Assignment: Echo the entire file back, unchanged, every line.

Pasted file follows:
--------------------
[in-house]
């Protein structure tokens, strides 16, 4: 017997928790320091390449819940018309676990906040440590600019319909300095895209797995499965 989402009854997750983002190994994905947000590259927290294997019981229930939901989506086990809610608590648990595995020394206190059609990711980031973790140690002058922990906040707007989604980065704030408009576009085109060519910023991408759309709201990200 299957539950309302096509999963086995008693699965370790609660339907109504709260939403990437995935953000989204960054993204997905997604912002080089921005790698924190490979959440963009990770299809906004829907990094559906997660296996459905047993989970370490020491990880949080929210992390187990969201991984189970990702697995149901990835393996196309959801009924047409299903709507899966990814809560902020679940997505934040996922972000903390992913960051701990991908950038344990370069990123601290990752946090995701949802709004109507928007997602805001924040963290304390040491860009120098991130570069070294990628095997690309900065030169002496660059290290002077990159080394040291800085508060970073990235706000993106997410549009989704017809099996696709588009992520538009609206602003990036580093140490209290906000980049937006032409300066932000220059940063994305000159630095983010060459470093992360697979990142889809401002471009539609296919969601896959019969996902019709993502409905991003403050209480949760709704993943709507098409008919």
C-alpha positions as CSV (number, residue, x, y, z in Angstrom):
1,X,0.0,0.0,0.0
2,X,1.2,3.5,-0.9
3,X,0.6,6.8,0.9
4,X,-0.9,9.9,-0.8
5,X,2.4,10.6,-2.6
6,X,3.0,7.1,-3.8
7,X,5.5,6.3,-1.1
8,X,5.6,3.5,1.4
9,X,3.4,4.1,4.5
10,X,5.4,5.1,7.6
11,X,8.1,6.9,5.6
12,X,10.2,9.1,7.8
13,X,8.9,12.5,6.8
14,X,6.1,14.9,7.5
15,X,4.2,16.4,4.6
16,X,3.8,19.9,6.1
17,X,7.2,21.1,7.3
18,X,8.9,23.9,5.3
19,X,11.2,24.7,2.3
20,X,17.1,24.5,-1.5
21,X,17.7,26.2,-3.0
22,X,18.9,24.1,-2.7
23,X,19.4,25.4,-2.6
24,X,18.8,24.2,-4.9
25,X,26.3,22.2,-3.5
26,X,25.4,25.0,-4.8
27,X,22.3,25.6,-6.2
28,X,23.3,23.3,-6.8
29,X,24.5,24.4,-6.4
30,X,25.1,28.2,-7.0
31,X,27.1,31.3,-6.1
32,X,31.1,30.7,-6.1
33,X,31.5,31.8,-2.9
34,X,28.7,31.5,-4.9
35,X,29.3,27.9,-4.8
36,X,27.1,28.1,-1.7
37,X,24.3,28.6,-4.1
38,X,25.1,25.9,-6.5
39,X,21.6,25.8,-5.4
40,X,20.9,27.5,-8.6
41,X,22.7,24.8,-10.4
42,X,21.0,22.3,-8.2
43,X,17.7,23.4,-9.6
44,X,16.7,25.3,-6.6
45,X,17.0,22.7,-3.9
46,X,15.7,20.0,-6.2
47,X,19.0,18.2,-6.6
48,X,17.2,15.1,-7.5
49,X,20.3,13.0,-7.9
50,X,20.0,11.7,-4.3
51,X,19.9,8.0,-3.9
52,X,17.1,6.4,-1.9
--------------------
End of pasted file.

[in-house]
């Protein structure tokens, strides 16, 4: 017997928790320091390449819940018309676990906040440590600019319909300095895209797995499965 989402009854997750983002190994994905947000590259927290294997019981229930939901989506086990809610608590648990595995020394206190059609990711980031973790140690002058922990906040707007989604980065704030408009576009085109060519910023991408759309709201990200 299957539950309302096509999963086995008693699965370790609660339907109504709260939403990437995935953000989204960054993204997905997604912002080089921005790698924190490979959440963009990770299809906004829907990094559906997660296996459905047993989970370490020491990880949080929210992390187990969201991984189970990702697995149901990835393996196309959801009924047409299903709507899966990814809560902020679940997505934040996922972000903390992913960051701990991908950038344990370069990123601290990752946090995701949802709004109507928007997602805001924040963290304390040491860009120098991130570069070294990628095997690309900065030169002496660059290290002077990159080394040291800085508060970073990235706000993106997410549009989704017809099996696709588009992520538009609206602003990036580093140490209290906000980049937006032409300066932000220059940063994305000159630095983010060459470093992360697979990142889809401002471009539609296919969601896959019969996902019709993502409905991003403050209480949760709704993943709507098409008919």
C-alpha positions as CSV (number, residue, x, y, z in Angstrom):
1,X,0.0,0.0,0.0
2,X,1.2,3.5,-0.9
3,X,0.6,6.8,0.9
4,X,-0.9,9.9,-0.8
5,X,2.4,10.6,-2.6
6,X,3.0,7.1,-3.8
7,X,5.5,6.3,-1.1
8,X,5.6,3.5,1.4
9,X,3.4,4.1,4.5
10,X,5.4,5.1,7.6
11,X,8.1,6.9,5.6
12,X,10.2,9.1,7.8
13,X,8.9,12.5,6.8
14,X,6.1,14.9,7.5
15,X,4.2,16.4,4.6
16,X,3.8,19.9,6.1
17,X,7.2,21.1,7.3
18,X,8.9,23.9,5.3
19,X,11.2,24.7,2.3
20,X,17.1,24.5,-1.5
21,X,17.7,26.2,-3.0
22,X,18.9,24.1,-2.7
23,X,19.4,25.4,-2.6
24,X,18.8,24.2,-4.9
25,X,26.3,22.2,-3.5
26,X,25.4,25.0,-4.8
27,X,22.3,25.6,-6.2
28,X,23.3,23.3,-6.8
29,X,24.5,24.4,-6.4
30,X,25.1,28.2,-7.0
31,X,27.1,31.3,-6.1
32,X,31.1,30.7,-6.1
33,X,31.5,31.8,-2.9
34,X,28.7,31.5,-4.9
35,X,29.3,27.9,-4.8
36,X,27.1,28.1,-1.7
37,X,24.3,28.6,-4.1
38,X,25.1,25.9,-6.5
39,X,21.6,25.8,-5.4
40,X,20.9,27.5,-8.6
41,X,22.7,24.8,-10.4
42,X,21.0,22.3,-8.2
43,X,17.7,23.4,-9.6
44,X,16.7,25.3,-6.6
45,X,17.0,22.7,-3.9
46,X,15.7,20.0,-6.2
47,X,19.0,18.2,-6.6
48,X,17.2,15.1,-7.5
49,X,20.3,13.0,-7.9
50,X,20.0,11.7,-4.3
51,X,19.9,8.0,-3.9
52,X,17.1,6.4,-1.9